Pop pundits, accustomed to one-dimensional lyrics, sometimes attacked Procol Harum for being oblique; but time has shown the wiser: Reid wrote richly and allusively, indifferent to fashion and the market-place, and his words don't sound at all dated even 25 years on. Samson, unusually, makes a specific reference, to the industrial unrest of the 'winter of discontent', which had interrupted the Exotic Birds sessions. 'We were having a terrible time: you could record from 2 till 4 but then not from 4 till 7.' Gary remembers. Nevertheless he feels sure that Reid is here 'coming down on the side of the man in the street, against the establishment.' When Procol toured this song in the 90s, it was updated to allude to 'Croats and Kurds', but 'that was just me being a wise guy' says Brooker now. Sadly the reborn band could not feature Wilson, who died in 1990: listen to his inspired work in the instrumental break preceding the final verse!

7 Simple Sister
Like Whaling Stories this song features an extended central build-up over a repeated motif: but here the chords remain suitably simple, allowing the band to let rip and relax - as the off-mike shouts and occasional glitches demonstrate. This has always been a popular live number, especially across the Atlantic: it was played with orchestra at Edmonton, but didn't make it to the Live album, where it might have helped loosen some of the 'pomp-rock' prejudices that unjustly beset the band.

8 The Idol
Some of tonight's arrangements feature excellent vocal harmonies (Cartwright and Grabham), which the band had made little use of earlier in their career. 'We didn't always have voices that could blend very well,' says Brooker now. Everyone's on form here, Mick Grabham giving a terrific performance, Brooker's vocal passion excelling the recorded version. Who was the mysterious 'idol' who had saved these drowning men before, but who could 'see no point in diving in' because he 'knew that he would neither sink nor swim'? 'I get an image of a golden, Biblical idol,' says Gary, 'not someone specific from rock music.'

9 Grand Hotel
Despite the orchestra (and evening-dress!) that adorned the Grand Hotel album, its title-waltz owes little to European classical music. Its heady aura derives from a combination of Gary Brooker's instinctive harmonic freshness, the haunting violin solo, and the tongue-in-cheek tango that precedes Grabham's mighty guitar break. Gary Brooker is unaware of the Gypsy song Ochi Chyornije, which some claim his violin melody copies. 'Never heard of it,' Gary declares. 'I always owned up when something was purposely lifted, but of course when you're trying to characterise something one's ears are unconsciously open to everything, and your imagination also.' Brooker declaims Reid's sumptuous libretto with soulful gravity, yet there's simultaneous fun in his French asides and cod brass-noises: the complex spirit of pure Procol suffuses this endearingly contradictory performance.

10 Butterfly Boys
Pounding piano drives this mature rocker (easy to see why Gary Brooker was asked to play on the Rolling Stones' records!), which also highlights the fluent collaboration of Cartwright and Wilson; meanwhile the guitar effortlessly flicks from delicate fills to a searing and finely-articulated solo. 'This song could apply to any situation where someone's doing well and the others are getting the shit,' Gary explains, though he concedes that Reid's lepidopterous chorus alludes directly to the band's then record company, Chrysalis. 'It's definitively about Terry and Chris swanning it up, doing very well and running a multimillion pound record label. Procol Harum is the 'sinking ship' here,' explains Gary, 'and the label owners, who were also our managers, are the ones that 'get the cake'. We weren't exactly ripped off, not like in the past, but Reid had spotted an imbalance! They were very upset about the song, and wanted us to change the words and title to Government Boys. We said 'Bollocks.''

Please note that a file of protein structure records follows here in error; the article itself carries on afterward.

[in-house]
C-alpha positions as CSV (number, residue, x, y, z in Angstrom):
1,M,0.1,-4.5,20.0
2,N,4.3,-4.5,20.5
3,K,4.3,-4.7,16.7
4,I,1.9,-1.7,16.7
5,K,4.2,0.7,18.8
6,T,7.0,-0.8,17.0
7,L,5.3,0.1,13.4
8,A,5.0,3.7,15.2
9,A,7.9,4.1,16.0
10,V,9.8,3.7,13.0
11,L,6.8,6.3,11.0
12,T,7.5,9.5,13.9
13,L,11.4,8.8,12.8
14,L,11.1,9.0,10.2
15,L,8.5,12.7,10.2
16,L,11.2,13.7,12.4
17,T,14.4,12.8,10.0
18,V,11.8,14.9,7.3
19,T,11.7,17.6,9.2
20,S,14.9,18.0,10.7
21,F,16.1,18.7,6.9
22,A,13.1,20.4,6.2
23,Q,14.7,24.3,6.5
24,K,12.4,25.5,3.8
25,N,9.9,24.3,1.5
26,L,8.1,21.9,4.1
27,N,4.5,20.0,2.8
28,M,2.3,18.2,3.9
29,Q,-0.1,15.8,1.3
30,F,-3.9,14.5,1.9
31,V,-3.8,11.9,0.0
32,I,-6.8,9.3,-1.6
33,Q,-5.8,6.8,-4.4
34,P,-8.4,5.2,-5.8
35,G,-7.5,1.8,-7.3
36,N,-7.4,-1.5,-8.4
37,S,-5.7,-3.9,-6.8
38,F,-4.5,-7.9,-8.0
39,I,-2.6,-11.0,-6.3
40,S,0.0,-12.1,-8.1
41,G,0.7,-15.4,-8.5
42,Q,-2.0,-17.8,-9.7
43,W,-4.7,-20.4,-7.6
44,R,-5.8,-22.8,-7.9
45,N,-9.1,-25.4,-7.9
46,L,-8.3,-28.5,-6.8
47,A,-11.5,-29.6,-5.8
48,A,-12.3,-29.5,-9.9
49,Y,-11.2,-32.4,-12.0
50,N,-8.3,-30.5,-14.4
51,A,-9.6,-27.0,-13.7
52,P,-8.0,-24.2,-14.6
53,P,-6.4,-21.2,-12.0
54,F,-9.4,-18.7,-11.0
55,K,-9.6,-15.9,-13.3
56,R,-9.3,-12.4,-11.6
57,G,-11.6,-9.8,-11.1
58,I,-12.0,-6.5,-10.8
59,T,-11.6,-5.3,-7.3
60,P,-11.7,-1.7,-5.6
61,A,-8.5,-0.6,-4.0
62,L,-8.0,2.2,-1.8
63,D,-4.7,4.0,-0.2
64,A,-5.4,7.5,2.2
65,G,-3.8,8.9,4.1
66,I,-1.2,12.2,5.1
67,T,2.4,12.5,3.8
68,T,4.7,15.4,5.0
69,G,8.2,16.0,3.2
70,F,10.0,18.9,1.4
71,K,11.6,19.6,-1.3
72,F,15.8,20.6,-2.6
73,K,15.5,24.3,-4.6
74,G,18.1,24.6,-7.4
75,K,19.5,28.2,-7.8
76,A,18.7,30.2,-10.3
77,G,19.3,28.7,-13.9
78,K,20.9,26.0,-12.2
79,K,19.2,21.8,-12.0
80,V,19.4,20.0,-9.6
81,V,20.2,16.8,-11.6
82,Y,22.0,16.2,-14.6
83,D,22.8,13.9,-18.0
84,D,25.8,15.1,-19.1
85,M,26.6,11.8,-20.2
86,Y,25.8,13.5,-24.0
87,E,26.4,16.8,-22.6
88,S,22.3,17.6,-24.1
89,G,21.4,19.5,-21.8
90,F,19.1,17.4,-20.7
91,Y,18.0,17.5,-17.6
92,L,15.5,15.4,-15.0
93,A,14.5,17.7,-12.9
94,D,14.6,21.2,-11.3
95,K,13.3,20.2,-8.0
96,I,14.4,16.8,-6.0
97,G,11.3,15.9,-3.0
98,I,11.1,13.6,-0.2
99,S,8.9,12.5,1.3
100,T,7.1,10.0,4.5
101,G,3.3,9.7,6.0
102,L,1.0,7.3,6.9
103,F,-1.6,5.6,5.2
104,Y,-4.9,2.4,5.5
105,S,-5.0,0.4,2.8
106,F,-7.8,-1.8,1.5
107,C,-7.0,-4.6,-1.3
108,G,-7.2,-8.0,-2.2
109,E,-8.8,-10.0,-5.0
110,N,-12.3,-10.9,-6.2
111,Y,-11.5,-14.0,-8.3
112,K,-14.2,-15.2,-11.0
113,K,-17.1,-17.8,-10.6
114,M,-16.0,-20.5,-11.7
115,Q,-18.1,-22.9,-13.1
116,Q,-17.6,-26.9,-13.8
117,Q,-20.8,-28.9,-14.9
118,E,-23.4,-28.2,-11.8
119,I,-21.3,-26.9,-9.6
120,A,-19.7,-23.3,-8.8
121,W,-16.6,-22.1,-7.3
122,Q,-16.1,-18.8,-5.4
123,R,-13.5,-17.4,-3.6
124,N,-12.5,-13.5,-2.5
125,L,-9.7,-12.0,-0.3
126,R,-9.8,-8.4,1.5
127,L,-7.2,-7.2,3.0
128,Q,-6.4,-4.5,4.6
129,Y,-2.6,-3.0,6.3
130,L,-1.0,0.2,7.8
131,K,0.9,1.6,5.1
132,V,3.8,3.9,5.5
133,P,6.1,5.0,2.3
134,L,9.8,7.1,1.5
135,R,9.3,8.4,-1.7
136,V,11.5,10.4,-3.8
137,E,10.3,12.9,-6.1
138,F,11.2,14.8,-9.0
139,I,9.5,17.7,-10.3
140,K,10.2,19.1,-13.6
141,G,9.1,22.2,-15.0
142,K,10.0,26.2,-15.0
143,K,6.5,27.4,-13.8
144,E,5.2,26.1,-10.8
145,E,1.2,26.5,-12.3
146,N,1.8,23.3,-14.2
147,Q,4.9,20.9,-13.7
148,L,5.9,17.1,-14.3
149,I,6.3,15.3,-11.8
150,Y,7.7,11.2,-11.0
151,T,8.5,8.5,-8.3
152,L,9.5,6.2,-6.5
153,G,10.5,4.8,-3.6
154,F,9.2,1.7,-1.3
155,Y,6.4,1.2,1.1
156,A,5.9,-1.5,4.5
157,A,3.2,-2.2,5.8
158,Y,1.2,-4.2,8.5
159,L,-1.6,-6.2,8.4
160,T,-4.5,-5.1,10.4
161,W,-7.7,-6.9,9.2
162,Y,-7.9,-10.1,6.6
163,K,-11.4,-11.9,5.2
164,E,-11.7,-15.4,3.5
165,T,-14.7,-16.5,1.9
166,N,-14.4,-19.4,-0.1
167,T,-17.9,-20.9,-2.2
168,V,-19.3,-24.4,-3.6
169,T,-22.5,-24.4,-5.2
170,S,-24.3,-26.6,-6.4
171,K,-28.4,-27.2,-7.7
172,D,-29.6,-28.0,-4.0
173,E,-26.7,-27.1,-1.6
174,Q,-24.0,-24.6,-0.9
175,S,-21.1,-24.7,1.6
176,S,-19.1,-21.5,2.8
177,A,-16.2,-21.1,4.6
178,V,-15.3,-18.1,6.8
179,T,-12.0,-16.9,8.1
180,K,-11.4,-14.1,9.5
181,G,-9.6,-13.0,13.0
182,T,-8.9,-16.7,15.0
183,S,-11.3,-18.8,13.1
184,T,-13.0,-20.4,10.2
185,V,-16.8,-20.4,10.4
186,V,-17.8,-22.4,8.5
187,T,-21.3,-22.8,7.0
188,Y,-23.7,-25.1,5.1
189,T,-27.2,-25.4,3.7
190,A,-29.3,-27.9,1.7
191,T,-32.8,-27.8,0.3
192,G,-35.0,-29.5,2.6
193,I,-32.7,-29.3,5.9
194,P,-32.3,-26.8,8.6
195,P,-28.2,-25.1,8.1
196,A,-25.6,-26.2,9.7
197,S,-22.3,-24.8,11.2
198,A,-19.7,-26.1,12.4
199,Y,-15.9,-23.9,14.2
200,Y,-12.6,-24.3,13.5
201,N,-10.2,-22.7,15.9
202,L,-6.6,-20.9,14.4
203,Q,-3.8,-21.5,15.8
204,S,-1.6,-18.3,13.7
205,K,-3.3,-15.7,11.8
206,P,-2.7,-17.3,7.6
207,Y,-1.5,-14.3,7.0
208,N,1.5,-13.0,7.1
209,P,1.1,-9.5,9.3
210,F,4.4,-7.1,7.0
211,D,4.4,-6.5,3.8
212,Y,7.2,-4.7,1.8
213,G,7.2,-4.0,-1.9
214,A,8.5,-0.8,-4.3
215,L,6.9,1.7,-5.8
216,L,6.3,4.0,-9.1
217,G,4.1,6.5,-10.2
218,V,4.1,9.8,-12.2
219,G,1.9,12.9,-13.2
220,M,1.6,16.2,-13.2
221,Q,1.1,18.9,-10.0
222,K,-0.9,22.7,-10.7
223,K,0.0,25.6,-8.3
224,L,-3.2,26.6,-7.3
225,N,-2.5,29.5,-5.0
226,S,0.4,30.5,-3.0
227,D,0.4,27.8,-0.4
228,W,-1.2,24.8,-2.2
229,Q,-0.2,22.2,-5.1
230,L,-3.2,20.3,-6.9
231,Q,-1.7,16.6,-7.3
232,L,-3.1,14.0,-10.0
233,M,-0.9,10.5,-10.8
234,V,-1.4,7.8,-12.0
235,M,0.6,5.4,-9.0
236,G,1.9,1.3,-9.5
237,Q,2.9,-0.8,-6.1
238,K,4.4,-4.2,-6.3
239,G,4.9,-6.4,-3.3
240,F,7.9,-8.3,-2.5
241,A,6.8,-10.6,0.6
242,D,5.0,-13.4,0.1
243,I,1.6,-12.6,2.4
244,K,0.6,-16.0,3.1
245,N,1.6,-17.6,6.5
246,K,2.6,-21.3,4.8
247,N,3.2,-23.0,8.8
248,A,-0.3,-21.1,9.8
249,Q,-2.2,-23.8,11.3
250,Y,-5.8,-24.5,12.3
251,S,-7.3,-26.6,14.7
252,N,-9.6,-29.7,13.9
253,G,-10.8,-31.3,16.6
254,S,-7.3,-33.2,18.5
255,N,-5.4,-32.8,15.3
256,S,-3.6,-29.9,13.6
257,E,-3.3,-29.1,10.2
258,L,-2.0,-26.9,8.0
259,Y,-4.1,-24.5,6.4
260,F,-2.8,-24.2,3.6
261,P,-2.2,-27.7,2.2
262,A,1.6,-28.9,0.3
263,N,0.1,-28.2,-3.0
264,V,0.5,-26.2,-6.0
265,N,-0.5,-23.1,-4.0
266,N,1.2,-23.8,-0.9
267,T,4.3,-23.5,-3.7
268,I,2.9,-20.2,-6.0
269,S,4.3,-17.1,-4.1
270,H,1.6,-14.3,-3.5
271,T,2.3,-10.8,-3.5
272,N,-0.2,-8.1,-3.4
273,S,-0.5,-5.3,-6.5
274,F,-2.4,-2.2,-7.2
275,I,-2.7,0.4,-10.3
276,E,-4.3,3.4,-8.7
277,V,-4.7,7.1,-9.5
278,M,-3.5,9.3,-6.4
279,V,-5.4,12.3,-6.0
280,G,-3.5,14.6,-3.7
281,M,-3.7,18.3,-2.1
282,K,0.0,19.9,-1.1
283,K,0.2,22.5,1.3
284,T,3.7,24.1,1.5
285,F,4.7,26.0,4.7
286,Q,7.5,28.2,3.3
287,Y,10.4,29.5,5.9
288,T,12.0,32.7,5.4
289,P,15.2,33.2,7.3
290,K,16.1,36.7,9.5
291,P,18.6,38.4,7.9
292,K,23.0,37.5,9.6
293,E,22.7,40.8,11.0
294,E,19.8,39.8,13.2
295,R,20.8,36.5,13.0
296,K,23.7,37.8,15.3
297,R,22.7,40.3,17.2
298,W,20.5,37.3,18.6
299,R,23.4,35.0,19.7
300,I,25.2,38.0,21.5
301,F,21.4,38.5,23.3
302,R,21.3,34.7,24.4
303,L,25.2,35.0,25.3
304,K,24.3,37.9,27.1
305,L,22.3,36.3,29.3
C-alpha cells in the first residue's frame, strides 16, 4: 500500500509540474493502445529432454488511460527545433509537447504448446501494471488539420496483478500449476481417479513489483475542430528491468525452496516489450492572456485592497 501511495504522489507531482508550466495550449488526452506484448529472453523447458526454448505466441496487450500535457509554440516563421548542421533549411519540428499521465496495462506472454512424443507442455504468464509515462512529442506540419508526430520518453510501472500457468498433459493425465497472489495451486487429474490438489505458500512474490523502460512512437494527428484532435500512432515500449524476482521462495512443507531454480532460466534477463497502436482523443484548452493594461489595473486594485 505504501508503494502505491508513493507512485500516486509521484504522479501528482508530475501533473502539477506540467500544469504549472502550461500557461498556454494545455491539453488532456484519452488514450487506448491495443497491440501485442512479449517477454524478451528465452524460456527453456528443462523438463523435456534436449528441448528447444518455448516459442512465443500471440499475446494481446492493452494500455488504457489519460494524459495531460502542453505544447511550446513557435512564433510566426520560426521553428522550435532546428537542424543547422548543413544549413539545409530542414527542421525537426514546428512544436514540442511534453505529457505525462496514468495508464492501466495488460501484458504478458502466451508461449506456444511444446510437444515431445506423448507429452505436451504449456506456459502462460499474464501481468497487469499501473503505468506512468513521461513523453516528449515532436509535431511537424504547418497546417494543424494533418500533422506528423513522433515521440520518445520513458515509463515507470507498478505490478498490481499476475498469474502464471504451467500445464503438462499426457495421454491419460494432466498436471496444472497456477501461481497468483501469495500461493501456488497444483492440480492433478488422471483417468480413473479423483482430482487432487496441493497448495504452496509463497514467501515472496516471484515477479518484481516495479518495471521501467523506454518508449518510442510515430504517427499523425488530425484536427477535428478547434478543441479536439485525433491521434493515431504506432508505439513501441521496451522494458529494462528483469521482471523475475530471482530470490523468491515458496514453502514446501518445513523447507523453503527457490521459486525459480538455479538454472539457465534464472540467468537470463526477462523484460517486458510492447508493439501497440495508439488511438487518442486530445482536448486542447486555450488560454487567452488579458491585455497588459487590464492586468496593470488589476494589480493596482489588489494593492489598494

11 Nothing But the Truth
Why didn't this superb single (released 15 March) herald a chart renaissance for Procol Harum? Gary recalls Elton John praising it, and its writers, on a pop panel at the time, and Jools Holland striving to figure out the rolling boogie piano introduction. It's an intricate composition, vital and original (though unusually for Brooker it features a middle-eight), and they toured hard to promote it. Here Brooker is in admirable tonsil, and the whole band gels into a single, organic powerhouse. Hit song or not, this is prime Procol Harum - in full flight there really is no-one in the world to touch them.

Gary Brooker (vocal, piano): after Procol dissolved (1977) he toured with Clapton, led his R&B band No Stiletto Shoes, and the Gary Brooker Ensemble. Led Procol Harum again 1991-97, then toured with Ringo Starr, Bill Wyman, and the British Rock Symphony. Now writing his fourth solo album. 'Procol Harum will play concerts in 2000,' he promises.

Alan Cartwright (bass, vocal harmonies): hasn't played since late Seventies, barring the Thirtieth Anniversary nine-member Procol reunion in 1997: describes himself now as '... an old bar-steward in Enfield.'

Chris Copping (Hammond, banjo): writes and records in his own studio in Melbourne, Australia, occasionally guests as Hammond-player on record: flew in for 1997 reunion at Redhill.

Mick Grabham (guitar, vocal harmonies): also played 1997 reunion; now gigs with Los Amigos, R&B trio. 'My other occupation is being a mad collector,' he says.

Keith Reid (words): lives in London / New York, and is about to publish an anthology, My Own Choice; in his own words, he is '... still very much a working songwriter, with a bunch of different people.'

Barrie Wilson (drums): rests in peace in Oregon, USA

All songs by Keith Reid (words) and Gary Brooker (music). 1 originally from Procol Harum (1967); 3 from Home (1970); 7 from Broken Barricades (1971); 2, 9 from Grand Hotel (1973); 4, 5, 6, 8, 10 and 11 from Exotic Birds and Fruit (1974),